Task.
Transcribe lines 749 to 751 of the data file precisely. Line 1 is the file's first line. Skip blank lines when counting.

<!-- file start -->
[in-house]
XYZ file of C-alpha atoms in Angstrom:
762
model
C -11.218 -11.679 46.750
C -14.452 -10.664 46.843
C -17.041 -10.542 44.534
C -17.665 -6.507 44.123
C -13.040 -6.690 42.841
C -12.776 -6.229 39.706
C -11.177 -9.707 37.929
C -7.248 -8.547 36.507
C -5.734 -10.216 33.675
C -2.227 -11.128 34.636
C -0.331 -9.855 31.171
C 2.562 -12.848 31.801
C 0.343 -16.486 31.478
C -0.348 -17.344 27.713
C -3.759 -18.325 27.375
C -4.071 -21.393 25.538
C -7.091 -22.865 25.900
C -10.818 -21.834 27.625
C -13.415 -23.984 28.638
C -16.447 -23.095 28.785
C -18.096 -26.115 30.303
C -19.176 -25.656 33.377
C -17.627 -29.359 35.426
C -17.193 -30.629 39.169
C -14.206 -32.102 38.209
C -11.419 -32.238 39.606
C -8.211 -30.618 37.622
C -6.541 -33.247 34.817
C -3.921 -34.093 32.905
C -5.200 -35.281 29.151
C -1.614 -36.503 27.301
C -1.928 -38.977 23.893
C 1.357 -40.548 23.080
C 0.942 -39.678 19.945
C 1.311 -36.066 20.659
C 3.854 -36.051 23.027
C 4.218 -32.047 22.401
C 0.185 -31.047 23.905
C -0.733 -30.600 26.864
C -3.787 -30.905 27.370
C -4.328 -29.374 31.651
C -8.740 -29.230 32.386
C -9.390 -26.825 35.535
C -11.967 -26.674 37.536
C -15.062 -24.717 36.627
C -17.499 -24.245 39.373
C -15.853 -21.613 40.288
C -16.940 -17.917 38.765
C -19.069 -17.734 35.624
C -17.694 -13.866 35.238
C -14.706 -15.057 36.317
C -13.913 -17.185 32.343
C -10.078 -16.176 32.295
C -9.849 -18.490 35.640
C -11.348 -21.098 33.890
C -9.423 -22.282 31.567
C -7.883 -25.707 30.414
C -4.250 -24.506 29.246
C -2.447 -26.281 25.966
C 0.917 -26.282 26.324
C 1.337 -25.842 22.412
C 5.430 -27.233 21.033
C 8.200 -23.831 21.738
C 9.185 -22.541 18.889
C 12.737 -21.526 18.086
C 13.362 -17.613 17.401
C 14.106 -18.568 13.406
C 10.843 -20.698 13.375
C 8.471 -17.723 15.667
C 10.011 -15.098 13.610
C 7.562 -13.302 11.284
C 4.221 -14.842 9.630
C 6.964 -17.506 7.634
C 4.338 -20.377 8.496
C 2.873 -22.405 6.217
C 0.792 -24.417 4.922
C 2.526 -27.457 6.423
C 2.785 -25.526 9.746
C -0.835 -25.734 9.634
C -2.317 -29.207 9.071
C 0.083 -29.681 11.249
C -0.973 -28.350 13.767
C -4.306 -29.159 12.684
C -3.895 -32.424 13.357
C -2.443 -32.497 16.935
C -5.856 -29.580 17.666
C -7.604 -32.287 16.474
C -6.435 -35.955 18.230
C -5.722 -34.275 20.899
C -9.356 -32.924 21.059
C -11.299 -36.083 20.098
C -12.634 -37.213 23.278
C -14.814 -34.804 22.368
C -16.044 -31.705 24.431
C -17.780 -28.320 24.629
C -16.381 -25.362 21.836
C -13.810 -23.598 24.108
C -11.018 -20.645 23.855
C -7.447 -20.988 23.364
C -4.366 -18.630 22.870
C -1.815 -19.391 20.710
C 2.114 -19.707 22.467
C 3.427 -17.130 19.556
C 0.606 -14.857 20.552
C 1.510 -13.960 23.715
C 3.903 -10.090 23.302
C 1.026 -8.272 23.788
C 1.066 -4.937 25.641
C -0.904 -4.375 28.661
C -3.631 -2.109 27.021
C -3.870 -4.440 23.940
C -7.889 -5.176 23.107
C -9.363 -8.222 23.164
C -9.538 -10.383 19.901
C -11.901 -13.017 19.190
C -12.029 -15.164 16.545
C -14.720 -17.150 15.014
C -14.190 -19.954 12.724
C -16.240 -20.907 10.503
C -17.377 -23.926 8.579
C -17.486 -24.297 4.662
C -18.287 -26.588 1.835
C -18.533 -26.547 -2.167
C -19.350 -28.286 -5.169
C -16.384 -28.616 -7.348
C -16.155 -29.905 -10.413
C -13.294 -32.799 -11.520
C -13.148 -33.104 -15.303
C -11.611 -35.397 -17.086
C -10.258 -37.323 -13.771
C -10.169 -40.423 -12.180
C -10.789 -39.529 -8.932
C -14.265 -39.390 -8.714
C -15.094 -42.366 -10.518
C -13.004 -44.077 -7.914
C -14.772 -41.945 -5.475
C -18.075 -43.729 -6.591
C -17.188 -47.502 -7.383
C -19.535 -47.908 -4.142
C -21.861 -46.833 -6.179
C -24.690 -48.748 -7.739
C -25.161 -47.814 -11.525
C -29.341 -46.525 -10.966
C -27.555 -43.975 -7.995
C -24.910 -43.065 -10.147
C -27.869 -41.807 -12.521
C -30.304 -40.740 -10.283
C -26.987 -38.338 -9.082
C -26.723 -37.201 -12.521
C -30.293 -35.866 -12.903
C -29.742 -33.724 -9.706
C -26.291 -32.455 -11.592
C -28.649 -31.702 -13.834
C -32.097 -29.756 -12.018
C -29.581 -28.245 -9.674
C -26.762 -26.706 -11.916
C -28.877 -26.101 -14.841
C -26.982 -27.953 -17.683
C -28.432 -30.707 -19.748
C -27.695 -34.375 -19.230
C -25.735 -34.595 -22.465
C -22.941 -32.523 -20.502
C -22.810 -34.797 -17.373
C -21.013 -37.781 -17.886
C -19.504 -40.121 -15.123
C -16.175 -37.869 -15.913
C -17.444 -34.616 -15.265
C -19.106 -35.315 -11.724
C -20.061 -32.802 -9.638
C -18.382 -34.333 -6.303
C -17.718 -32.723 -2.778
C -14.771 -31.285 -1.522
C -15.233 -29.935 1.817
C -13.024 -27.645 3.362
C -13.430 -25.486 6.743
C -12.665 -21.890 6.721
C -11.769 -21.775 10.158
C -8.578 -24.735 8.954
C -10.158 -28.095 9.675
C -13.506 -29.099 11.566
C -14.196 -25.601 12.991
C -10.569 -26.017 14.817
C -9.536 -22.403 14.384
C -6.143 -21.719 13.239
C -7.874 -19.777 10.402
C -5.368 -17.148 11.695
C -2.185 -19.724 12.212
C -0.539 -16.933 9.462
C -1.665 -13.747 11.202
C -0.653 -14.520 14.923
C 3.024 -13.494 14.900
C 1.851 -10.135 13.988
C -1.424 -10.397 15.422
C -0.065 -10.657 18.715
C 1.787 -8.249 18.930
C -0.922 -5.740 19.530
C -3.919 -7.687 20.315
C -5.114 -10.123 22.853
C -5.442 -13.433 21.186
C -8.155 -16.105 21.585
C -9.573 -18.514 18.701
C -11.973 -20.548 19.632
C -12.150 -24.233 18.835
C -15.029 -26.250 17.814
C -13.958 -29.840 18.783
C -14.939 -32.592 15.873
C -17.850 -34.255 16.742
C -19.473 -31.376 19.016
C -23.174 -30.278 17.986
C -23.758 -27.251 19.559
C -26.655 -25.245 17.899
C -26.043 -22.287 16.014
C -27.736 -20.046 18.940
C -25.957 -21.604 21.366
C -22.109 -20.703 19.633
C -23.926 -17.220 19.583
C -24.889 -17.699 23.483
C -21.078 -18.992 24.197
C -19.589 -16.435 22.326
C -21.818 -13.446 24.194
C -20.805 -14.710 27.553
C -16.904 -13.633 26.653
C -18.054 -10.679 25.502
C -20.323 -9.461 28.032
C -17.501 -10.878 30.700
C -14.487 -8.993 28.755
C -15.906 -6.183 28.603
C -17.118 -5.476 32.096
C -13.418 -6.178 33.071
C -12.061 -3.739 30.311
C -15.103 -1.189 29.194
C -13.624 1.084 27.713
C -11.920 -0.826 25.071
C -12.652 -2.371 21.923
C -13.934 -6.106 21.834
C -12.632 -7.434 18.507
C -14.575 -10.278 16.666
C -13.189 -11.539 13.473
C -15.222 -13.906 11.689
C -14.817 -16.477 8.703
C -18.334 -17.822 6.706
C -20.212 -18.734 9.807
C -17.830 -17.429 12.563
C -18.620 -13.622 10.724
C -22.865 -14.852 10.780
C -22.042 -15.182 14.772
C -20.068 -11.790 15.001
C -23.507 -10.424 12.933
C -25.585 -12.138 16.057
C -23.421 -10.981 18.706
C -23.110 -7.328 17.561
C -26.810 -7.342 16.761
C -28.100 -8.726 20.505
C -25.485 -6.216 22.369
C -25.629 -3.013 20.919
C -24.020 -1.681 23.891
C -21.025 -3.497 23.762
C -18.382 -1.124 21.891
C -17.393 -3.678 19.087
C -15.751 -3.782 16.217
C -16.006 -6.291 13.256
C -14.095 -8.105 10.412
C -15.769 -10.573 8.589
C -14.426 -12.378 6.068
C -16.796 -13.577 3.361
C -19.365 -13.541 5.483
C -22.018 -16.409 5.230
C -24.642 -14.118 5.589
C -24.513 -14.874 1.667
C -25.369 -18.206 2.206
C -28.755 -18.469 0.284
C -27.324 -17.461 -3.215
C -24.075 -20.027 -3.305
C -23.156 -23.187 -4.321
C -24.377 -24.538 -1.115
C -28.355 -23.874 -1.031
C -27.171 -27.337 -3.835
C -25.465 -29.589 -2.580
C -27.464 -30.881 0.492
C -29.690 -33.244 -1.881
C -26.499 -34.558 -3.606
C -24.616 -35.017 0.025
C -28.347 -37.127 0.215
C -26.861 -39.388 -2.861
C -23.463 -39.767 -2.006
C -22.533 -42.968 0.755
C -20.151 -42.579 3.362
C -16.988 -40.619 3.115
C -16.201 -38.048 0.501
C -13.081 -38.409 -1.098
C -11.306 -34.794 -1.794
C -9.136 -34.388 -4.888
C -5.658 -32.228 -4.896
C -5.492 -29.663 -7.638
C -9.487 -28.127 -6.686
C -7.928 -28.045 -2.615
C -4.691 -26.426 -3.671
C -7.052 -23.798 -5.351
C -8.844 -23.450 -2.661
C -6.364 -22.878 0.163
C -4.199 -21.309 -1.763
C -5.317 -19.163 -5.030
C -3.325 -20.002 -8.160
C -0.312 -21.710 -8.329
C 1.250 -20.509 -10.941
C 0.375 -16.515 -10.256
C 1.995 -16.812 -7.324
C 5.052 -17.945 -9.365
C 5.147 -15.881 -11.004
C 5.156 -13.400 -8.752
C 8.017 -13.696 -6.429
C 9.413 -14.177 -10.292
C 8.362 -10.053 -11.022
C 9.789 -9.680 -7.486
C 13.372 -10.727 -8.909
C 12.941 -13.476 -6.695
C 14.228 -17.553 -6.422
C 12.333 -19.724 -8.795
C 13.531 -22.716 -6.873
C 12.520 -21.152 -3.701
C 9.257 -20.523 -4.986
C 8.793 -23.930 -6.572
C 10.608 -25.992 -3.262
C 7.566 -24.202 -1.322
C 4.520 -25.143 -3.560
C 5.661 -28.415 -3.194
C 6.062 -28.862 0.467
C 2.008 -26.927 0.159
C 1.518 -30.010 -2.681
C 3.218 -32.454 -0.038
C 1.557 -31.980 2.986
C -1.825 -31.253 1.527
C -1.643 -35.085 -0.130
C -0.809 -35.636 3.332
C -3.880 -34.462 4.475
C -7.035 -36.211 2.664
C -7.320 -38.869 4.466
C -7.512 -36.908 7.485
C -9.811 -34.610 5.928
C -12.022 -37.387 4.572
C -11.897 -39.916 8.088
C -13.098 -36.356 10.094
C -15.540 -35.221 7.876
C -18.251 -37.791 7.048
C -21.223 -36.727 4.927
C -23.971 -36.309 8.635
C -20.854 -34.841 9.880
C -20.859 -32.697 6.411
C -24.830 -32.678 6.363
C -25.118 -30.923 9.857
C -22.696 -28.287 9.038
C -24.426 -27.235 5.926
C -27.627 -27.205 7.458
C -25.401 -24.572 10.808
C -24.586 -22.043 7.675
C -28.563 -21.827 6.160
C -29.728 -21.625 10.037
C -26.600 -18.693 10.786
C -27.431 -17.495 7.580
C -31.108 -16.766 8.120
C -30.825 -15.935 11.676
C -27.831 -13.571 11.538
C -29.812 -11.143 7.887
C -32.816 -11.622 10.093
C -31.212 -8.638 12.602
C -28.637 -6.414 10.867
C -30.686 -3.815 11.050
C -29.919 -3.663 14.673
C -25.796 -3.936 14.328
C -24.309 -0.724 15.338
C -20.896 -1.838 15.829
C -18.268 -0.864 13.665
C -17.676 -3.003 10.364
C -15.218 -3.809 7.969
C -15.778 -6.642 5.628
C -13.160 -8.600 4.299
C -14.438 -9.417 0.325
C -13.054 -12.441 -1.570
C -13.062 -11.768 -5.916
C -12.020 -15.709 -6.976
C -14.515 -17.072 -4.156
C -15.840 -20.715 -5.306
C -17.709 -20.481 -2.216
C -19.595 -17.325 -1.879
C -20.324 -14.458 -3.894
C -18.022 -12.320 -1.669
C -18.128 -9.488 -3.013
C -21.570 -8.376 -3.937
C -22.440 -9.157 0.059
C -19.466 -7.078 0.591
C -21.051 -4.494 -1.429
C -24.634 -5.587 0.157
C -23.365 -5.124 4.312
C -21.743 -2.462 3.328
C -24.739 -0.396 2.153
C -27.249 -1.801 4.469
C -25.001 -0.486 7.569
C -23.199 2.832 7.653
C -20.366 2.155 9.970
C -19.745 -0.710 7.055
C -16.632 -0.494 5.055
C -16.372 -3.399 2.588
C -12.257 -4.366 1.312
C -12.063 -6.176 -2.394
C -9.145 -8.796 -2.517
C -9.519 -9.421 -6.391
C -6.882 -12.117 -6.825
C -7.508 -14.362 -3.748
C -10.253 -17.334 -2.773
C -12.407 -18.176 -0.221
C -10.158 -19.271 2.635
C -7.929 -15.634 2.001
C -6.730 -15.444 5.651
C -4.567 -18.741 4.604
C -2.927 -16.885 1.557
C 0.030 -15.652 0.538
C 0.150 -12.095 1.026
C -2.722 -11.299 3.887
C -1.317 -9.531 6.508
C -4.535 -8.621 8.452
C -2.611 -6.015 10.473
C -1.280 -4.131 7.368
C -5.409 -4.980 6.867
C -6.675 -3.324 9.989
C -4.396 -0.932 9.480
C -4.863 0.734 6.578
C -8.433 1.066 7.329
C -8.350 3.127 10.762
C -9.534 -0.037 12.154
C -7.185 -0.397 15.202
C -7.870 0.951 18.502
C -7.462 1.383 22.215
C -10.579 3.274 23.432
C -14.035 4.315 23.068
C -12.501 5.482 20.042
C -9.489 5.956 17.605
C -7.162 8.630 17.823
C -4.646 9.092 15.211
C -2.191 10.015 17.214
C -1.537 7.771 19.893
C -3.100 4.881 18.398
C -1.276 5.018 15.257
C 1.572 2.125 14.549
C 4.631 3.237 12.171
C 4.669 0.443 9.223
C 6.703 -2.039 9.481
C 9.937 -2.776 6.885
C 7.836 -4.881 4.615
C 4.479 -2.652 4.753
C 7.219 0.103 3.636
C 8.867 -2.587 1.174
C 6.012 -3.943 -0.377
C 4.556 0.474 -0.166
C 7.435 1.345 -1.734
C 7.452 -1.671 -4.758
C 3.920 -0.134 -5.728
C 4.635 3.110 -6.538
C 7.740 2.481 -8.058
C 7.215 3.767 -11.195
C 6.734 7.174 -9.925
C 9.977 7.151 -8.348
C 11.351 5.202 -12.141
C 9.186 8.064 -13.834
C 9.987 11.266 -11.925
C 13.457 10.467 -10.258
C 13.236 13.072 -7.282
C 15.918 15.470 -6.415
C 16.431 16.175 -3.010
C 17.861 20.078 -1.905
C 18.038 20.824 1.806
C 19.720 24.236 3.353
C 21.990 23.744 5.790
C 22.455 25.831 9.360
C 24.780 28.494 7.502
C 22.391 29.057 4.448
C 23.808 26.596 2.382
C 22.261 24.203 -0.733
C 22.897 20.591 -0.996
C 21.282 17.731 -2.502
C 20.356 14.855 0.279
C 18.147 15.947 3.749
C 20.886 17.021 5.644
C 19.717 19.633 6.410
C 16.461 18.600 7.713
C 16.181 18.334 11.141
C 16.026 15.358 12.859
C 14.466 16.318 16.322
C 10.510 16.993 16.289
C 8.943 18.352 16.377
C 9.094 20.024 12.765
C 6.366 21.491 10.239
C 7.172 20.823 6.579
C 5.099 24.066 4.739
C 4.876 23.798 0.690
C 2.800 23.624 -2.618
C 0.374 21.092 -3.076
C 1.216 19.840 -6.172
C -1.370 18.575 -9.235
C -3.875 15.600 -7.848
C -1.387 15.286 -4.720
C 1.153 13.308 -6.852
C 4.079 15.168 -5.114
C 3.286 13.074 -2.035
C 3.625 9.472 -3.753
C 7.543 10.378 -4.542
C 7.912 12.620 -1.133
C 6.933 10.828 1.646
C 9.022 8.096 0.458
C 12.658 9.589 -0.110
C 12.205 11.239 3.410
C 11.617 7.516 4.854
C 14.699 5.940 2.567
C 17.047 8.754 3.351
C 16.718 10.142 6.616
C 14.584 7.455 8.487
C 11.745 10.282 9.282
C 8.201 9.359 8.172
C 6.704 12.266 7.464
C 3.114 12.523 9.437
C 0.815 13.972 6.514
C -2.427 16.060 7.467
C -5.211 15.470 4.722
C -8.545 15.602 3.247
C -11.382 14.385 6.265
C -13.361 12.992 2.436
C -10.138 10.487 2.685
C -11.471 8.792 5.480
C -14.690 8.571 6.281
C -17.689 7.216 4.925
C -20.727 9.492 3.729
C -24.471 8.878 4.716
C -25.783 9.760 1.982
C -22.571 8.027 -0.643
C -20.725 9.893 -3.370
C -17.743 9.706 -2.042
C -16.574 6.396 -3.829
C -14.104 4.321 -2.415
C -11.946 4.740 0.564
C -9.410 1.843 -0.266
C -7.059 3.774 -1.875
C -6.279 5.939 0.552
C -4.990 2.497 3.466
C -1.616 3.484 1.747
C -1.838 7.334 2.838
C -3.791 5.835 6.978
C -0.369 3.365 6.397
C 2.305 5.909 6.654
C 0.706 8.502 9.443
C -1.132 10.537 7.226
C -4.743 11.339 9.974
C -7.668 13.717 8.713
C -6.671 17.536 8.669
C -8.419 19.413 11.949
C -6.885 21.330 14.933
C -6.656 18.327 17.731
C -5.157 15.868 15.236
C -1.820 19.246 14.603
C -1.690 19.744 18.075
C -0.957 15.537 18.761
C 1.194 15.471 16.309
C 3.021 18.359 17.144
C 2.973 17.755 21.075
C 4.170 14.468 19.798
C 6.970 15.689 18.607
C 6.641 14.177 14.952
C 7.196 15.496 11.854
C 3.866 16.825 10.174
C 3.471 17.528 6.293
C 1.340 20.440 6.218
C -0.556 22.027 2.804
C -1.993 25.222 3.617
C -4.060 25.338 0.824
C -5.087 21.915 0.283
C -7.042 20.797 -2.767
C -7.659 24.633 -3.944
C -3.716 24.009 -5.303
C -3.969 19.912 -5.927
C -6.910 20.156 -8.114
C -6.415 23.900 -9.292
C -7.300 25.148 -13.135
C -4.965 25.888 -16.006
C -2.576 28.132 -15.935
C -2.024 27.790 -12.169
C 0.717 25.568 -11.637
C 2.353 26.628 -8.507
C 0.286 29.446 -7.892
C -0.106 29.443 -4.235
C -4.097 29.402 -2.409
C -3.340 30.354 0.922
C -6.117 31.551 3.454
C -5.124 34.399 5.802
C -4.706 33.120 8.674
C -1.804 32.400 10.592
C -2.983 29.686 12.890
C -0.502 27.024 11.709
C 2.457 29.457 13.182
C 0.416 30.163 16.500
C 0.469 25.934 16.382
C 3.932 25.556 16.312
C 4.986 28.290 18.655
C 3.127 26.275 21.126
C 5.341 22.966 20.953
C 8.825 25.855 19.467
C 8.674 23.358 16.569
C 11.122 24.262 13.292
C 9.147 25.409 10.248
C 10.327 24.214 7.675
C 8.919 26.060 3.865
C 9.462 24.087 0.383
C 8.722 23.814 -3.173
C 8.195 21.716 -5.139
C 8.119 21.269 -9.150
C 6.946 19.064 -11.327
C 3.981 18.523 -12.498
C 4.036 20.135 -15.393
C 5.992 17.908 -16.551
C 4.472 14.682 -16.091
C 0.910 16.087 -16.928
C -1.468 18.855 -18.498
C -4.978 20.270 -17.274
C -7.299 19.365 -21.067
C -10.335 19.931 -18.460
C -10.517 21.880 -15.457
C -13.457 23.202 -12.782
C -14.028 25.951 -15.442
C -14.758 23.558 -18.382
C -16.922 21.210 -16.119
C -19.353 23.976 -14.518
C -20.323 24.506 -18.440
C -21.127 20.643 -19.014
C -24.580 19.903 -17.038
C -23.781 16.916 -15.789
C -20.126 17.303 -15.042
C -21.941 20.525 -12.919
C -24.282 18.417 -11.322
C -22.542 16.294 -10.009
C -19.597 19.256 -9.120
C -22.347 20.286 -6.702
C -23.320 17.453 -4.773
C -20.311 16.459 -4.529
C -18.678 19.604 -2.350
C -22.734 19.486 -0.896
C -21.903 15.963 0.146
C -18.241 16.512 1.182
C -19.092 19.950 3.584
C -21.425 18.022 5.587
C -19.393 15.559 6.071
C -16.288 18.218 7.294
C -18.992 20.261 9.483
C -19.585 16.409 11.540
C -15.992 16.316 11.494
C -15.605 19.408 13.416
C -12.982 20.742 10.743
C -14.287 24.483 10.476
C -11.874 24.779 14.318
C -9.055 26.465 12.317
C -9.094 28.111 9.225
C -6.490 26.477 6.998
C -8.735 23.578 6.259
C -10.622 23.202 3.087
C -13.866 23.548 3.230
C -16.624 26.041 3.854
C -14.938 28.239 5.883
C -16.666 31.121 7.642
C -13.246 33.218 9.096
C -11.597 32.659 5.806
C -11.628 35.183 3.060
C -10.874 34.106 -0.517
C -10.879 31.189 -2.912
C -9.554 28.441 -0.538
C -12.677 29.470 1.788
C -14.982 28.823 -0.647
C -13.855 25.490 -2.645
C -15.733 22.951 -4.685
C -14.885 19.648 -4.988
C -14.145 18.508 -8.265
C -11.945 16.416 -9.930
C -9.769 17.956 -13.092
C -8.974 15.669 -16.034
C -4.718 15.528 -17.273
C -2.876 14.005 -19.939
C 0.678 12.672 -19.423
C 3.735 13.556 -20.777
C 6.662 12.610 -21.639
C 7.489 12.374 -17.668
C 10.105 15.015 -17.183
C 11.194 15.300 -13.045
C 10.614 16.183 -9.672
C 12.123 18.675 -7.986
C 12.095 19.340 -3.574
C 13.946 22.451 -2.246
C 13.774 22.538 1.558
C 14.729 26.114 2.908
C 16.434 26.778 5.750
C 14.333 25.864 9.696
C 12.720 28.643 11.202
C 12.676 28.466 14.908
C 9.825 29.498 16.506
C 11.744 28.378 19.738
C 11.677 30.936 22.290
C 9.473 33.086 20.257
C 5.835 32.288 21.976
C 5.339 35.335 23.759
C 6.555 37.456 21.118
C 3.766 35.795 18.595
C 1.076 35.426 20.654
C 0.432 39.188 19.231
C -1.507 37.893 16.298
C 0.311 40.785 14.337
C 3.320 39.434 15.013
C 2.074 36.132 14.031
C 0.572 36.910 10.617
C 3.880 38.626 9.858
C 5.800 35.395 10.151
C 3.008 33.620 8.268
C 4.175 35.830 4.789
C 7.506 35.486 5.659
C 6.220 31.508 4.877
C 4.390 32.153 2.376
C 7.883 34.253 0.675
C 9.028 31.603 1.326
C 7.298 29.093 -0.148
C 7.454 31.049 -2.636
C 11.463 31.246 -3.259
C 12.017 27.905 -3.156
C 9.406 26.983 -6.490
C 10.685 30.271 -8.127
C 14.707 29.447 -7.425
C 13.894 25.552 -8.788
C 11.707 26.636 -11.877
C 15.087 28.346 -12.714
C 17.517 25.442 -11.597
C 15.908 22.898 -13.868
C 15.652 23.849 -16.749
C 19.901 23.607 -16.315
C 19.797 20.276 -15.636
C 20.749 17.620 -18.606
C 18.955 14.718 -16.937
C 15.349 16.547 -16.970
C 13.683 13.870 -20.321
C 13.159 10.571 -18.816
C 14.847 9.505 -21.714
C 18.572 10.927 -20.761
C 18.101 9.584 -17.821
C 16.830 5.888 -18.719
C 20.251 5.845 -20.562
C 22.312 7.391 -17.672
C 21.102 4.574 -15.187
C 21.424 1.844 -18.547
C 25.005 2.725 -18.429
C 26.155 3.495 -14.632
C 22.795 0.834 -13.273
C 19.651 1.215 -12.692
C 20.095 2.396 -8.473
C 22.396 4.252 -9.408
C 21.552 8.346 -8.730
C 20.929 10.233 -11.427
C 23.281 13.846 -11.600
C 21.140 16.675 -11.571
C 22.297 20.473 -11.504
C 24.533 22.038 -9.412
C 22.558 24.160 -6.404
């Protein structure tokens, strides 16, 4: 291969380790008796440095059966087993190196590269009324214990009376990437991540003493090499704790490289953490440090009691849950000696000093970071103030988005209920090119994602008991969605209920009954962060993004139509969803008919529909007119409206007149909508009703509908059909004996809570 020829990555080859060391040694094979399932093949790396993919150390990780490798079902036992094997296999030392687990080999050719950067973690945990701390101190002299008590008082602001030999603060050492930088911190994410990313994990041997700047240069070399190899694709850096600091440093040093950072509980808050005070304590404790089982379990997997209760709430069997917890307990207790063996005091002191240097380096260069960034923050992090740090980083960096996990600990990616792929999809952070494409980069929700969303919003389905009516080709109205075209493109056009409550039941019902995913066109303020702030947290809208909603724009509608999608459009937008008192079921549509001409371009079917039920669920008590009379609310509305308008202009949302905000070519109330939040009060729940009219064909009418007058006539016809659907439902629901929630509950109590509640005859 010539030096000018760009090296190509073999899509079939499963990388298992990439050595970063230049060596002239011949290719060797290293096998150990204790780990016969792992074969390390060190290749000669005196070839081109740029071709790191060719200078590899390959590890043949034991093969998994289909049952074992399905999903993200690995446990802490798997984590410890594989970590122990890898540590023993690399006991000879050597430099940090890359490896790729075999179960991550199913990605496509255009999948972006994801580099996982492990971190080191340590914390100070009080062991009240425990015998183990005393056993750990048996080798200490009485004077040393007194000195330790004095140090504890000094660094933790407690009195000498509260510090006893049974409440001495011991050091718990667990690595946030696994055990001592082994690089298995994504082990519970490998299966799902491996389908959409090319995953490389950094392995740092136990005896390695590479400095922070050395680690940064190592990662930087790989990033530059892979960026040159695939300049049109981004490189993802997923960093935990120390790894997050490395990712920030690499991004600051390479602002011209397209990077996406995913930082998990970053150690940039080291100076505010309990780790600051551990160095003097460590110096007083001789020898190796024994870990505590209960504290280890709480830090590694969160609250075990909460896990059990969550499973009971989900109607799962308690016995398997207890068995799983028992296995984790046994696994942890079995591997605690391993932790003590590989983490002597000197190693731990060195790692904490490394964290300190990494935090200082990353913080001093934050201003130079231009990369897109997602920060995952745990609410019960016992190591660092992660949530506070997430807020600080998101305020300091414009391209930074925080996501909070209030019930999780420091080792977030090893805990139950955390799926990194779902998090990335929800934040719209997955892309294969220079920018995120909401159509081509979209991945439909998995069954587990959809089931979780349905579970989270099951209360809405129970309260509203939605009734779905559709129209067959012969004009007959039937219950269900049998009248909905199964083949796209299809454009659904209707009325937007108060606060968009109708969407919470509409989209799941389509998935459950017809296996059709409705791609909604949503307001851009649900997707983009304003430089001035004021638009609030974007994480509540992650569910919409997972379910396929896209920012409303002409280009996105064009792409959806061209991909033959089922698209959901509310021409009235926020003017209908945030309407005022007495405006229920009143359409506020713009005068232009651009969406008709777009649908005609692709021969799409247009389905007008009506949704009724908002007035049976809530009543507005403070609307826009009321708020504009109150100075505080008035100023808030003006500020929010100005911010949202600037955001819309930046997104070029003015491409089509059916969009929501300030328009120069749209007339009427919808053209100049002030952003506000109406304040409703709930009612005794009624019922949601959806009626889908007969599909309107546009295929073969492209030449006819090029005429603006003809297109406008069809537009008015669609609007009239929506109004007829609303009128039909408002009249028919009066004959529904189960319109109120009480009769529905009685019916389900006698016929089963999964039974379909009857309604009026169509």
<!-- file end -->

C 16.830 5.888 -18.719
C 20.251 5.845 -20.562
C 22.312 7.391 -17.672